Limits of mankind: 26 years on and we’re now running 0.28 seconds faster…
Posted by firstname.lastname@example.org on August 25, 2017
On the 25th August 1991, US Olympian Carl Lewis ran the 100m in 9.86 seconds – setting a new world record and claiming his rightful title as the fastest man on earth at that time. Fast forward to 2017 (26 years on) and the famously talented Ussain Bolt now holds that very same title, having achieved an impressive 9.58 seconds 8 years ago at the 2009 World Championships.
Breaking the 10 second barrier has historically been the barometer of performance for the fastest of mankind… but the measure of progress is truly very incremental in reality. Is it possible a human will ever break the 9 second barrier? Or will we soon have reached a point where we are destined to be playing with increases in recurring decimal points for eternity?
This really got me thinking. Like all of us, every day I keep reading more posts and opinions about what the arrival of intelligent automation really means for all of us. Not just in Shared Services and Outsourcing but across every industry and field. Every man and his dog has something to say about bots and humans (article titles do range mildly... “Taking the human out the bot, making bots more like humans, bots vs. humans, the future of bots, the future of humans..”), but by and large we are all mooting the same point. The discussion is endless (and frankly exhausting at times), And YES we clearly do all need to talk about it, but it strikes me that much of the current hoo-hah would be lessened if we stopped for a moment to think about the limits of mankind first.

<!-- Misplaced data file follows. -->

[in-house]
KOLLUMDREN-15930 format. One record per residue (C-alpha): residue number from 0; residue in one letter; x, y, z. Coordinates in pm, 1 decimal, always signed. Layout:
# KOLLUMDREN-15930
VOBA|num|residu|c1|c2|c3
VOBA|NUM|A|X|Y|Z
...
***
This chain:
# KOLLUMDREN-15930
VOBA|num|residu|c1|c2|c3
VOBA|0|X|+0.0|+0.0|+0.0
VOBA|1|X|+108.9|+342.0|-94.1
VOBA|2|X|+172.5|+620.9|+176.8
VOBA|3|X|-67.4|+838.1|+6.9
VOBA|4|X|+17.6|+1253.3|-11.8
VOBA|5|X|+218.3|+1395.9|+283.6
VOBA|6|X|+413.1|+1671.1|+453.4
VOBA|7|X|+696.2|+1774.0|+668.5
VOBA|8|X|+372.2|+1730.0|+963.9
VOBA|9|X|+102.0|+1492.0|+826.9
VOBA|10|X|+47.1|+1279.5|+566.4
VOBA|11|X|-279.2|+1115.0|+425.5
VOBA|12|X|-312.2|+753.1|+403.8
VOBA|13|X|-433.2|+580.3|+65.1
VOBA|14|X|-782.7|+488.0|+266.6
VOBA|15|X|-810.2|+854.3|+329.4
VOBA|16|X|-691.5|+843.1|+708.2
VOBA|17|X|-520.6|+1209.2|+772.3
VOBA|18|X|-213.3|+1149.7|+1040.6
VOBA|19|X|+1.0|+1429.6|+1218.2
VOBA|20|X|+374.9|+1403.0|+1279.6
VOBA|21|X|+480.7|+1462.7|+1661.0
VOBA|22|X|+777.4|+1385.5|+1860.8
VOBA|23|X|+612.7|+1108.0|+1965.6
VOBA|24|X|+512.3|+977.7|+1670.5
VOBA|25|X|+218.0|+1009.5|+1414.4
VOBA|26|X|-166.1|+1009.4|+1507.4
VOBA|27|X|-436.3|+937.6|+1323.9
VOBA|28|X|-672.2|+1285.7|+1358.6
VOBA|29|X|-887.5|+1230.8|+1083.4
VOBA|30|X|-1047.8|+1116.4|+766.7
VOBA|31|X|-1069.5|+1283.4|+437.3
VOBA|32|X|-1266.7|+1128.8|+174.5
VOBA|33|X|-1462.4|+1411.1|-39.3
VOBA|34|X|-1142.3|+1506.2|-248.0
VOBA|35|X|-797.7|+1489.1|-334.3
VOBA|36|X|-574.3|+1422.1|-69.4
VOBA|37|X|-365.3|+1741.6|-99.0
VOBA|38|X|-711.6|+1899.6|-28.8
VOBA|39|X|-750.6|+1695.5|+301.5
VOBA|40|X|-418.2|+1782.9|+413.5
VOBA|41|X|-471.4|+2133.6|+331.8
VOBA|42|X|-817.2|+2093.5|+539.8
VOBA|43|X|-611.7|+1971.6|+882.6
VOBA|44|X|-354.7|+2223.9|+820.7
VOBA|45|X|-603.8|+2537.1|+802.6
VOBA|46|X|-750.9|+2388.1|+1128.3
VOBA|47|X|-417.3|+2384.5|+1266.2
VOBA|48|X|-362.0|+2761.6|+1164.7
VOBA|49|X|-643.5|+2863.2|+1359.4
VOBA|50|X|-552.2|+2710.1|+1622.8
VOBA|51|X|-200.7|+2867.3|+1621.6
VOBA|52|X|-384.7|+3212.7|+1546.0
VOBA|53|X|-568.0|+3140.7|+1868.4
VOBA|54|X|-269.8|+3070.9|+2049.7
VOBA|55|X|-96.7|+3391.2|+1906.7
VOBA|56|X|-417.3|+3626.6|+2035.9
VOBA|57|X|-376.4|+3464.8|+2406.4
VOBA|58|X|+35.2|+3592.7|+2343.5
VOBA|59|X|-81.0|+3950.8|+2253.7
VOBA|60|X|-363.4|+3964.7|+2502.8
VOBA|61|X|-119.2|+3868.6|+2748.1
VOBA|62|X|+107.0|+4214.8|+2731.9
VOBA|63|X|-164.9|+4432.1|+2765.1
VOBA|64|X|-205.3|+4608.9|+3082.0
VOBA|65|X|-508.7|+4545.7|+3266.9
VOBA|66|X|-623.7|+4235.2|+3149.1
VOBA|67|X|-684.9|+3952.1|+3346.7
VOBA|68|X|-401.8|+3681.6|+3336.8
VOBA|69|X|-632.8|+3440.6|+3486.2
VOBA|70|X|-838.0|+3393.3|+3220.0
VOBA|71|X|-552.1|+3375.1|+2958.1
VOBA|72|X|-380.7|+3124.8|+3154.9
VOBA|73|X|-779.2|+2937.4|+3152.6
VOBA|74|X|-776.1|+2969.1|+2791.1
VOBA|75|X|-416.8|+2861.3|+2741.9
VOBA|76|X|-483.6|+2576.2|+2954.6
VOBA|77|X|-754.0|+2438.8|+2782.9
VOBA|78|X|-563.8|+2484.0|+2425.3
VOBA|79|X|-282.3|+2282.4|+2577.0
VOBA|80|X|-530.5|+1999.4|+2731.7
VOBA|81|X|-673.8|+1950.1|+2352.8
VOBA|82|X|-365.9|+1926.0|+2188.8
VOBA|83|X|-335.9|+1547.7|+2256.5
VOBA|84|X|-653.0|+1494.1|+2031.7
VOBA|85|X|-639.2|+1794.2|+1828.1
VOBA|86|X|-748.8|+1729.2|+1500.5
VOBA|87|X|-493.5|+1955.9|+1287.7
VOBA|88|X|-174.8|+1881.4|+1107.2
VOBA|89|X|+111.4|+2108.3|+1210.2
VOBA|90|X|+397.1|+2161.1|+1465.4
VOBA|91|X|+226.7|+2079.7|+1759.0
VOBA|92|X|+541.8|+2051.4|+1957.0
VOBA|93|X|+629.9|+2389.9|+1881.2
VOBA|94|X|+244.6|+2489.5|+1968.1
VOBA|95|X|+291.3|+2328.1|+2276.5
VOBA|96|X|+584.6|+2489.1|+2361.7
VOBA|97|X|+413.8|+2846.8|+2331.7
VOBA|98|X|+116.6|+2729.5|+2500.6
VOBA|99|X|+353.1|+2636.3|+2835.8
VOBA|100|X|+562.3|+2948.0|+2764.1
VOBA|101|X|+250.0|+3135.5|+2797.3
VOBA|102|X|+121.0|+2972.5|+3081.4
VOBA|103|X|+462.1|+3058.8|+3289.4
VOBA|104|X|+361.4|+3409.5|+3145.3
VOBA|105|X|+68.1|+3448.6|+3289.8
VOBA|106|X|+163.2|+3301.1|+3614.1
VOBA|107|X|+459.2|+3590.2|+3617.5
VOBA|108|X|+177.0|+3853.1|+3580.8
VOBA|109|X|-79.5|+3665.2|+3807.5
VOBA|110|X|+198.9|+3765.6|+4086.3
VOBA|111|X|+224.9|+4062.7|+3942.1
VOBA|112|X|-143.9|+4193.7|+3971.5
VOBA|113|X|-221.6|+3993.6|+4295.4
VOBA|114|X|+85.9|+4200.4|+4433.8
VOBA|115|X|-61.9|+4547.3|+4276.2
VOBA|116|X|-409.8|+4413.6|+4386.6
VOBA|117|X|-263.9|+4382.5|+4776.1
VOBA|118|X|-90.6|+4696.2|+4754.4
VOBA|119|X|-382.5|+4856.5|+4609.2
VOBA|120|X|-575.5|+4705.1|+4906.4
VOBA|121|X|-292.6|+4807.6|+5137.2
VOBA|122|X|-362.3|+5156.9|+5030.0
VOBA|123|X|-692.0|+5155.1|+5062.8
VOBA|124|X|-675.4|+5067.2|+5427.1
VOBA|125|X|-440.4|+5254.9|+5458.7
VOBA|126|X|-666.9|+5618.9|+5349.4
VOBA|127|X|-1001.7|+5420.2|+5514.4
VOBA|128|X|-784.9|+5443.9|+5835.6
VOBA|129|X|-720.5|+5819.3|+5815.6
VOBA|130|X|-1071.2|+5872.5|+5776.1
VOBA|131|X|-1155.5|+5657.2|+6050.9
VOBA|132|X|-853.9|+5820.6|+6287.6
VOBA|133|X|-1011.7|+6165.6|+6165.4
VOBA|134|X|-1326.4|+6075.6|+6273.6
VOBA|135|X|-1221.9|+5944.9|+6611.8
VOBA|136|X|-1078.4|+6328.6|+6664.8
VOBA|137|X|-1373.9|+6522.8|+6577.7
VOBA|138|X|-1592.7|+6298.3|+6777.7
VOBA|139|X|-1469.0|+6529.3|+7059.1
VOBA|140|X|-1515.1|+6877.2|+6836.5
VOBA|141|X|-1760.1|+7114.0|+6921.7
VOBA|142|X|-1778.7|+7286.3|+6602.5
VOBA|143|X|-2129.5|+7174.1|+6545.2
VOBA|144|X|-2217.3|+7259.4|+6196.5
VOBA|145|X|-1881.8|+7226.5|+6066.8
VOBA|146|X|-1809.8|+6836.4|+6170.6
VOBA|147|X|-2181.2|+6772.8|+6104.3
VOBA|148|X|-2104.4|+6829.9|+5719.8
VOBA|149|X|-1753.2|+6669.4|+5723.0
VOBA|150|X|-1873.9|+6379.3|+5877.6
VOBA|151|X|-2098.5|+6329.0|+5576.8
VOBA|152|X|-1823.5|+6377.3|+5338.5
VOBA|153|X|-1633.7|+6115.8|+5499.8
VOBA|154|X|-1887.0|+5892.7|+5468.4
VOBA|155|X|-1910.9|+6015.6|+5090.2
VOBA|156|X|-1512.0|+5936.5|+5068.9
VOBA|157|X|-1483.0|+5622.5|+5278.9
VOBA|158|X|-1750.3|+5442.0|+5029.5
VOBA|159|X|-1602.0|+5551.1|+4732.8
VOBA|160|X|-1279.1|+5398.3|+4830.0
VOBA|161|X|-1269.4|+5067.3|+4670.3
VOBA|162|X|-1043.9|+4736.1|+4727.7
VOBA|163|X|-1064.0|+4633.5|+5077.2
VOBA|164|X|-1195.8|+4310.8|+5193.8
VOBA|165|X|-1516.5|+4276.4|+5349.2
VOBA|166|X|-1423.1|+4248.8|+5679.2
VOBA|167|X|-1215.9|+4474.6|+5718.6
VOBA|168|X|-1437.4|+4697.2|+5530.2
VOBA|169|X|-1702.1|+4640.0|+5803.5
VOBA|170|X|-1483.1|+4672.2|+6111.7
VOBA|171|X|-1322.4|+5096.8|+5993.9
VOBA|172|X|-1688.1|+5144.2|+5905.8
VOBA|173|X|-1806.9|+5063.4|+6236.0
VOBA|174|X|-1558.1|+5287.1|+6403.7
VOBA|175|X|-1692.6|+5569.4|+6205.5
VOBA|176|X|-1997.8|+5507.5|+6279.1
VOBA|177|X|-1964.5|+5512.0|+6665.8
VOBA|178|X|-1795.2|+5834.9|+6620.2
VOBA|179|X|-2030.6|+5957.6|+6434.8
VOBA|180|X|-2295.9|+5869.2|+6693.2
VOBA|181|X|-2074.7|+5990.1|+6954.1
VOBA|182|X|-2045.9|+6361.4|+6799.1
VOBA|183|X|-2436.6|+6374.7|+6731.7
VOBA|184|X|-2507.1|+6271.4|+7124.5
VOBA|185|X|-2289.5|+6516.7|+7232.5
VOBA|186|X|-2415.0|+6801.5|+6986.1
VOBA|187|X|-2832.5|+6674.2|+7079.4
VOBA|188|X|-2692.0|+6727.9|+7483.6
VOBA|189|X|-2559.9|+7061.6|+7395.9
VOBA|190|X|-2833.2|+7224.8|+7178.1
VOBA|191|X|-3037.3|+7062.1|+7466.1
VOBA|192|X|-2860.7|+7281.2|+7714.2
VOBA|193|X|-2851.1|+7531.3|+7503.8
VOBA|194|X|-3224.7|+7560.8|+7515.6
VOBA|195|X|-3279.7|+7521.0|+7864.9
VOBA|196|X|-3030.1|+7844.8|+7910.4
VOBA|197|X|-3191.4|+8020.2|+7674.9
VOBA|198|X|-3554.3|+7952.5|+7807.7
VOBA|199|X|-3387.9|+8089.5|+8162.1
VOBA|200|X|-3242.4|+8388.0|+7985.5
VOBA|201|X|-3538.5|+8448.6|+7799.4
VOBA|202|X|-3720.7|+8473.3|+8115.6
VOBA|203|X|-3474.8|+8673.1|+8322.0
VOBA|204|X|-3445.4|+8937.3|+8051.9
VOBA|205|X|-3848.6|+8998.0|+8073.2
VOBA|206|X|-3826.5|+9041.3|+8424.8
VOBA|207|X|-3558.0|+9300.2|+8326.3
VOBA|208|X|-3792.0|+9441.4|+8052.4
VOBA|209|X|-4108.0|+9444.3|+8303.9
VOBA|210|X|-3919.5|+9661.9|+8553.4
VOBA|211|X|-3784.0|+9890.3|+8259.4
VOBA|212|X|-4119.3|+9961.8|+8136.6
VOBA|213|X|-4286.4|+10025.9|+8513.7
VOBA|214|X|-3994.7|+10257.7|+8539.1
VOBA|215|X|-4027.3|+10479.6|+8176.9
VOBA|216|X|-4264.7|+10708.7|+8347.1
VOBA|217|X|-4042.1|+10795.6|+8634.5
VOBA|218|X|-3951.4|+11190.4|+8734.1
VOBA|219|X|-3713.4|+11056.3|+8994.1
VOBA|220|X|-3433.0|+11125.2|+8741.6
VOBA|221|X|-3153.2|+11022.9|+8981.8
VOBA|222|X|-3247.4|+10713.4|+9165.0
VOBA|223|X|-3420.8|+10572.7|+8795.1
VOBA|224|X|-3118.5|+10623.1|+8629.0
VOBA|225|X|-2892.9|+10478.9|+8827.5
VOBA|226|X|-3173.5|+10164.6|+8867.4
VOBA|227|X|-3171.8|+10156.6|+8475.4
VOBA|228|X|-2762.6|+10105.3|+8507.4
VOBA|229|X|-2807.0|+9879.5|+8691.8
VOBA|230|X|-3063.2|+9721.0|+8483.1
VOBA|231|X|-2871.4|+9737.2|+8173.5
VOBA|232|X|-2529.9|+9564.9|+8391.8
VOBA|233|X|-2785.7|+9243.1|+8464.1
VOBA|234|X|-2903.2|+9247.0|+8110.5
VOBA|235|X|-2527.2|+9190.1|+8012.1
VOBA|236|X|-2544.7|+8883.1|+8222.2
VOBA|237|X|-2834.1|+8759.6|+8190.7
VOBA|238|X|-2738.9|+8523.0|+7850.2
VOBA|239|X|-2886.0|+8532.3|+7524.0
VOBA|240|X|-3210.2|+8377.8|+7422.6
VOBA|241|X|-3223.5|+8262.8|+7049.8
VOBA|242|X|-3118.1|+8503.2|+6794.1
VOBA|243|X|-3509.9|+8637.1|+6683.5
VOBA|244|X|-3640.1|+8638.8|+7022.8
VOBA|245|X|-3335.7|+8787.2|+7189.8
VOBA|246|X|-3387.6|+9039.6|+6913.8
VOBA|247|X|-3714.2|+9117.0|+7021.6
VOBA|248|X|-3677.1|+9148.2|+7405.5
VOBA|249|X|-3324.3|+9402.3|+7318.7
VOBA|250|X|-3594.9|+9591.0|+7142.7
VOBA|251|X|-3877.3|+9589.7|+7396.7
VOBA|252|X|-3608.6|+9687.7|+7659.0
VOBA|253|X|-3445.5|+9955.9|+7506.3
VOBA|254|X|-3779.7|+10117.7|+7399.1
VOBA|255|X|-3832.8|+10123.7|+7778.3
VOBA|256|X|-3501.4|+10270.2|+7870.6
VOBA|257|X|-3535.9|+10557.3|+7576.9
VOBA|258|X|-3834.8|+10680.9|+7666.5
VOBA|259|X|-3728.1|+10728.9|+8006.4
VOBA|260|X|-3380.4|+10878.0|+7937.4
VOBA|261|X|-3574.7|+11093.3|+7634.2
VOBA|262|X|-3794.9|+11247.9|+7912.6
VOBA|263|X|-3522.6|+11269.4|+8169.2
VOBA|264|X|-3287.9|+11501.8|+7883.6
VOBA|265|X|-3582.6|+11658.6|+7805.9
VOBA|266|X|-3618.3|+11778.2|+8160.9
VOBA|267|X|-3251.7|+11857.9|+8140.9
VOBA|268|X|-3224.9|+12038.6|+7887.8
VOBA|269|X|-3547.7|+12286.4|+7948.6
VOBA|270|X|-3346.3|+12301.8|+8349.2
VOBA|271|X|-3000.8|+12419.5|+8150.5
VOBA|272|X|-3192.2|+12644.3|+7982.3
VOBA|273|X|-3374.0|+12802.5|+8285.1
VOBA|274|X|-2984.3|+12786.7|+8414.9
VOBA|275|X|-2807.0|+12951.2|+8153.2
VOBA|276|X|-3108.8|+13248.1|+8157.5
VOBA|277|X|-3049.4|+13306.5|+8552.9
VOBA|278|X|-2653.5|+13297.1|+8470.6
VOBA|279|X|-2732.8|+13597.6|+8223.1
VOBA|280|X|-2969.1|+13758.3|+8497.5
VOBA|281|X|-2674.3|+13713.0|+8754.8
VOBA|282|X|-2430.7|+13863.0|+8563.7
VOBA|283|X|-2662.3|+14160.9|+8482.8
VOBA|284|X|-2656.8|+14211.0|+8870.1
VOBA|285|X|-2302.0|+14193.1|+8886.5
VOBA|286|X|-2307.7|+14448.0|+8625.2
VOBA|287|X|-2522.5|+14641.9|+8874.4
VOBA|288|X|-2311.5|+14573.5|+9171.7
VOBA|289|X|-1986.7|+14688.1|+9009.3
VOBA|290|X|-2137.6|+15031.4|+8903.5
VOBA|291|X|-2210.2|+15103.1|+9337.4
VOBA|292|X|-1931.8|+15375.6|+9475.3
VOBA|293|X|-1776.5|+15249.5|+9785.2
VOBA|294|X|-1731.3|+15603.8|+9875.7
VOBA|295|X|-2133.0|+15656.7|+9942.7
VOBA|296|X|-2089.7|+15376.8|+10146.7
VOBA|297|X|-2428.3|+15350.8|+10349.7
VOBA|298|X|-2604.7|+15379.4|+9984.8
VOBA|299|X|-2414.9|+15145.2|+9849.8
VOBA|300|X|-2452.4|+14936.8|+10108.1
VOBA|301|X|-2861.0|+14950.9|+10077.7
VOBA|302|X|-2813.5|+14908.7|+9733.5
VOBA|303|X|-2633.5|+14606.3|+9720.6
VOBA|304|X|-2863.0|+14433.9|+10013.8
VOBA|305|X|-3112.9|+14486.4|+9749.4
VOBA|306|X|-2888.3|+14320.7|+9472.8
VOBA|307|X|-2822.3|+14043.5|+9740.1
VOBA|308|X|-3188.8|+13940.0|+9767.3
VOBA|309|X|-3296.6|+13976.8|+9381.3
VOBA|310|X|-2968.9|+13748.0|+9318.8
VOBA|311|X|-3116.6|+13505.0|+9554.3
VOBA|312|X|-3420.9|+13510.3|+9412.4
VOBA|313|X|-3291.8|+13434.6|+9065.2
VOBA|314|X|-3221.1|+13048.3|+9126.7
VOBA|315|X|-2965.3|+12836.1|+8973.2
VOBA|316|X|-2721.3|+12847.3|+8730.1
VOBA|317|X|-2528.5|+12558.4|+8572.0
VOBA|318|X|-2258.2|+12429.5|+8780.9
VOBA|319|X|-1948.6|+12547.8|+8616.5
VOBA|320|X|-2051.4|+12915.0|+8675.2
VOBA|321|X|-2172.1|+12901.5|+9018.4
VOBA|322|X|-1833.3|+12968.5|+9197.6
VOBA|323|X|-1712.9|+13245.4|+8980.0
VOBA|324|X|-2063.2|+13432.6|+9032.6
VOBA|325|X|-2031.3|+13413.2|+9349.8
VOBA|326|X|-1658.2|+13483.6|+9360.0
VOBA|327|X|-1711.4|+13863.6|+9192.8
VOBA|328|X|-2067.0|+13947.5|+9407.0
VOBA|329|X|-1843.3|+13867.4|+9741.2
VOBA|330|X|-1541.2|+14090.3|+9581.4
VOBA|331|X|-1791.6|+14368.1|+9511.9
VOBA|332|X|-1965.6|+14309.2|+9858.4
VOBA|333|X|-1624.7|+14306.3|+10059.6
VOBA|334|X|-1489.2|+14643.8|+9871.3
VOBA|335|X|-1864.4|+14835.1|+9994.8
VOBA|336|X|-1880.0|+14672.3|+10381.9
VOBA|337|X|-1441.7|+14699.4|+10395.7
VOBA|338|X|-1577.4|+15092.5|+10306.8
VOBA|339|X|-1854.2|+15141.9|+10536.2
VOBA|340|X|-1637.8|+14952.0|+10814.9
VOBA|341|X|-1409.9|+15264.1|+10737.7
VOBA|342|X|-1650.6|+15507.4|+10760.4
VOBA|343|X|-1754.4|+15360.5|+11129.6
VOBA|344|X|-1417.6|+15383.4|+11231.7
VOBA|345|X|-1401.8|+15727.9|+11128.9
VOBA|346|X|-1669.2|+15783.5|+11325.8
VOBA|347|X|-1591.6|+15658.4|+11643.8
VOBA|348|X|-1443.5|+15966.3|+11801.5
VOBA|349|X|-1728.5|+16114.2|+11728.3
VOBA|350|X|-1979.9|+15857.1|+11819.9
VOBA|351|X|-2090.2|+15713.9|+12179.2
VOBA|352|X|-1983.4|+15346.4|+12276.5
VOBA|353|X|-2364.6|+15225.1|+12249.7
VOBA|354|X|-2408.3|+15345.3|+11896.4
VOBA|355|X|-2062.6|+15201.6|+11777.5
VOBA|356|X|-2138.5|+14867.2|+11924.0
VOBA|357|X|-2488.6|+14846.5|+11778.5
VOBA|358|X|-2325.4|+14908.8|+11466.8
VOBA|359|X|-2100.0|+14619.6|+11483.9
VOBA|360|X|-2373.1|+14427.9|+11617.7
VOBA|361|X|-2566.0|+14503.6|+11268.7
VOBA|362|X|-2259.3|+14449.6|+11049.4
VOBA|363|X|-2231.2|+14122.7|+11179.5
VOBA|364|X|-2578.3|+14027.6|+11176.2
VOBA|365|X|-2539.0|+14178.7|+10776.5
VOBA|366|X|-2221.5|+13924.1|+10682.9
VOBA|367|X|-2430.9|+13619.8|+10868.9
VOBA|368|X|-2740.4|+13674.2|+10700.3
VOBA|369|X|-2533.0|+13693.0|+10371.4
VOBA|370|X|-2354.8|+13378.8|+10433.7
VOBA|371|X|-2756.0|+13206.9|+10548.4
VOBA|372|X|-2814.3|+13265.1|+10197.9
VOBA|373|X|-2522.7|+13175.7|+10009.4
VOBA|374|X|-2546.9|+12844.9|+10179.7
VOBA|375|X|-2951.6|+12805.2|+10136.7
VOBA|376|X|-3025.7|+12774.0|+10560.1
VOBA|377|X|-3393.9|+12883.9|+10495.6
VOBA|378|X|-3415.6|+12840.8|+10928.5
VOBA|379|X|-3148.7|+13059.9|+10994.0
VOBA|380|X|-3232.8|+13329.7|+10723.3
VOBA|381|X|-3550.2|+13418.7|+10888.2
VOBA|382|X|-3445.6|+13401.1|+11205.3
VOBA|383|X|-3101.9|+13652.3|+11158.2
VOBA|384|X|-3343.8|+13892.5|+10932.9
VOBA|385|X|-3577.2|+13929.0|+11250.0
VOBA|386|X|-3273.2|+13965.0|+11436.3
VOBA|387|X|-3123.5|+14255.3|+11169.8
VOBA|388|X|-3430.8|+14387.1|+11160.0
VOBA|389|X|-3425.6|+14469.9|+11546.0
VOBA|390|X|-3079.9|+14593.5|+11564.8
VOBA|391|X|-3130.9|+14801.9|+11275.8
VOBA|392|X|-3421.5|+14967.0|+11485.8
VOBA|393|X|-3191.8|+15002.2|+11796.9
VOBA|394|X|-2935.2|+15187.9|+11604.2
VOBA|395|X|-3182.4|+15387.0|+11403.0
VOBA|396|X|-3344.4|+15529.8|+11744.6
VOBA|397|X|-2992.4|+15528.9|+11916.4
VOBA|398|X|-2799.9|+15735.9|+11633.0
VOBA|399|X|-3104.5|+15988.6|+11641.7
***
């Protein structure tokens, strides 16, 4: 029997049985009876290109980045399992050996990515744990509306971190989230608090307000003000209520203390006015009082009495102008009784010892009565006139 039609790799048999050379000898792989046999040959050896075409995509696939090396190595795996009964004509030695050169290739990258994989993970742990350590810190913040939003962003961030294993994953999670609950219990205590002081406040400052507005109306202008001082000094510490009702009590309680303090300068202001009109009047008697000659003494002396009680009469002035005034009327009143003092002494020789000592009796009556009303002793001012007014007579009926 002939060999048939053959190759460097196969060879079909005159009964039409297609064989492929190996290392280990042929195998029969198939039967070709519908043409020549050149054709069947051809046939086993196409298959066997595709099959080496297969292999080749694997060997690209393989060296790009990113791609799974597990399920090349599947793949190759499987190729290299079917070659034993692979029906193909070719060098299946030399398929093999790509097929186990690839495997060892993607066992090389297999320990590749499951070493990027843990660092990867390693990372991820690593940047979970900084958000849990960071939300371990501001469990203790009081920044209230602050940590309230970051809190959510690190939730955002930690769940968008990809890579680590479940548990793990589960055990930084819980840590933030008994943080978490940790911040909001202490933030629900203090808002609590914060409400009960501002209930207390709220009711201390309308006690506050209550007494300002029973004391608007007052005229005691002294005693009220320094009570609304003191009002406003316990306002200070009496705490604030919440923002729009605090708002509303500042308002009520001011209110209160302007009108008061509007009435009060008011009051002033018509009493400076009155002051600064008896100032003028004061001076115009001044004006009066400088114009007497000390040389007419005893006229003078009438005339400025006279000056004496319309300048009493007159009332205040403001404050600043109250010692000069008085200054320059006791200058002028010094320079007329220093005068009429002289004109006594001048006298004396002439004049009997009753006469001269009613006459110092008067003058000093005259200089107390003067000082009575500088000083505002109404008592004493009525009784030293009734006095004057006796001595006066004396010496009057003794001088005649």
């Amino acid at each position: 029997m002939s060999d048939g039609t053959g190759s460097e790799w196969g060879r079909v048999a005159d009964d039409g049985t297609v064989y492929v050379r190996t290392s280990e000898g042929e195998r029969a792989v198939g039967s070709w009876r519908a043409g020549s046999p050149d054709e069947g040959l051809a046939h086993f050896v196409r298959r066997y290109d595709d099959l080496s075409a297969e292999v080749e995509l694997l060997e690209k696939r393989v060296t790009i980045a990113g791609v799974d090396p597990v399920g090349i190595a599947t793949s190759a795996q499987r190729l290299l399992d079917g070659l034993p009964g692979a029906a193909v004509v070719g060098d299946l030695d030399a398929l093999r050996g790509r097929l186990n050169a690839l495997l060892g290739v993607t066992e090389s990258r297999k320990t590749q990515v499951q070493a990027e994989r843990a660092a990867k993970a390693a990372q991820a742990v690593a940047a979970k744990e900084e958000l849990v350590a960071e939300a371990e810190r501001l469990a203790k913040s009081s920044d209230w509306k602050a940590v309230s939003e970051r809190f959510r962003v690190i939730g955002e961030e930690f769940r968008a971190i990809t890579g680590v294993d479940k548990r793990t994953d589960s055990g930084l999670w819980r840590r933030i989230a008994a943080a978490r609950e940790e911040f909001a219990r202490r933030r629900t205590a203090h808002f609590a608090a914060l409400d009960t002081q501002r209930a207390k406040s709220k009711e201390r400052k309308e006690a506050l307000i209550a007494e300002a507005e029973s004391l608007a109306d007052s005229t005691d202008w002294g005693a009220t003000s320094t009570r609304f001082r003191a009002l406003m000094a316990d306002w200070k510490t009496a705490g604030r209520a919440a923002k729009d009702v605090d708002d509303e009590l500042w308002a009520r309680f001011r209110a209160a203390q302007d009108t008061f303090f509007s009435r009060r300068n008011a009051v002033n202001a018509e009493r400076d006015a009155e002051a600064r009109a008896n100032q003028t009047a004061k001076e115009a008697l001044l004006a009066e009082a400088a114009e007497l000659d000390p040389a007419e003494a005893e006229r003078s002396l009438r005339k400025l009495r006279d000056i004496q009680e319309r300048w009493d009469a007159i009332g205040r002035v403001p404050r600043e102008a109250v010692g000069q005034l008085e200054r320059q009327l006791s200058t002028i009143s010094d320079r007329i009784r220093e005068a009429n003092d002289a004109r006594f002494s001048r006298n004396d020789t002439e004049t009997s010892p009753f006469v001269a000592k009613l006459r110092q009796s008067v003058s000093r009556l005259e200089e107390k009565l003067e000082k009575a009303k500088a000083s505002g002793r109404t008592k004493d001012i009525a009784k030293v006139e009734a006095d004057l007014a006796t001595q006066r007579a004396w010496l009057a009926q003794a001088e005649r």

In many (in fact most) tasks and instances, there is an obvious natural upper limit to what a human being can physically achieve. There are only so many words that can be typed in a minute, so many invoices paid in an hour and perhaps more crucially, only so many patients that one human doctor can diagnose in a day. Improvements can be made to the process and over the years technology has played a huge and vital role in accelerating human efficiency. But the fact remains there is and always will be a maximum cap to human ability. It’s an obvious fact we’re all familiar with.
My point is more, should we be spending our time going to great lengths to make those incremental improvements? How much further does the “incremental” really enhance society and help outcomes be achieved faster and more effectively?
Reading some of the statistics associated with ANZ’s RPA case study is a perfect example of what I’m talking about. Customer processes that used to take up to FIVE DAYS to execute now take 24 hours. We’re all customers of someone. Who doesn’t want to live in world where our problems aren’t resolved 5x faster than they were before? Even the most efficient Carl Lewises or Usain Bolts of Customer Service couldn’t make that happen on their own.
Food for thought. I think we should all worry a little less about what the bots are coming to do and focus more on what our world would look like in 26 years without them. Maybe we’ll be getting our customer complaints resolved 0.26 second faster by then…
Check out more real-life use cases of intelligent automation in the Intelligent Automation Case Study Catalogue.
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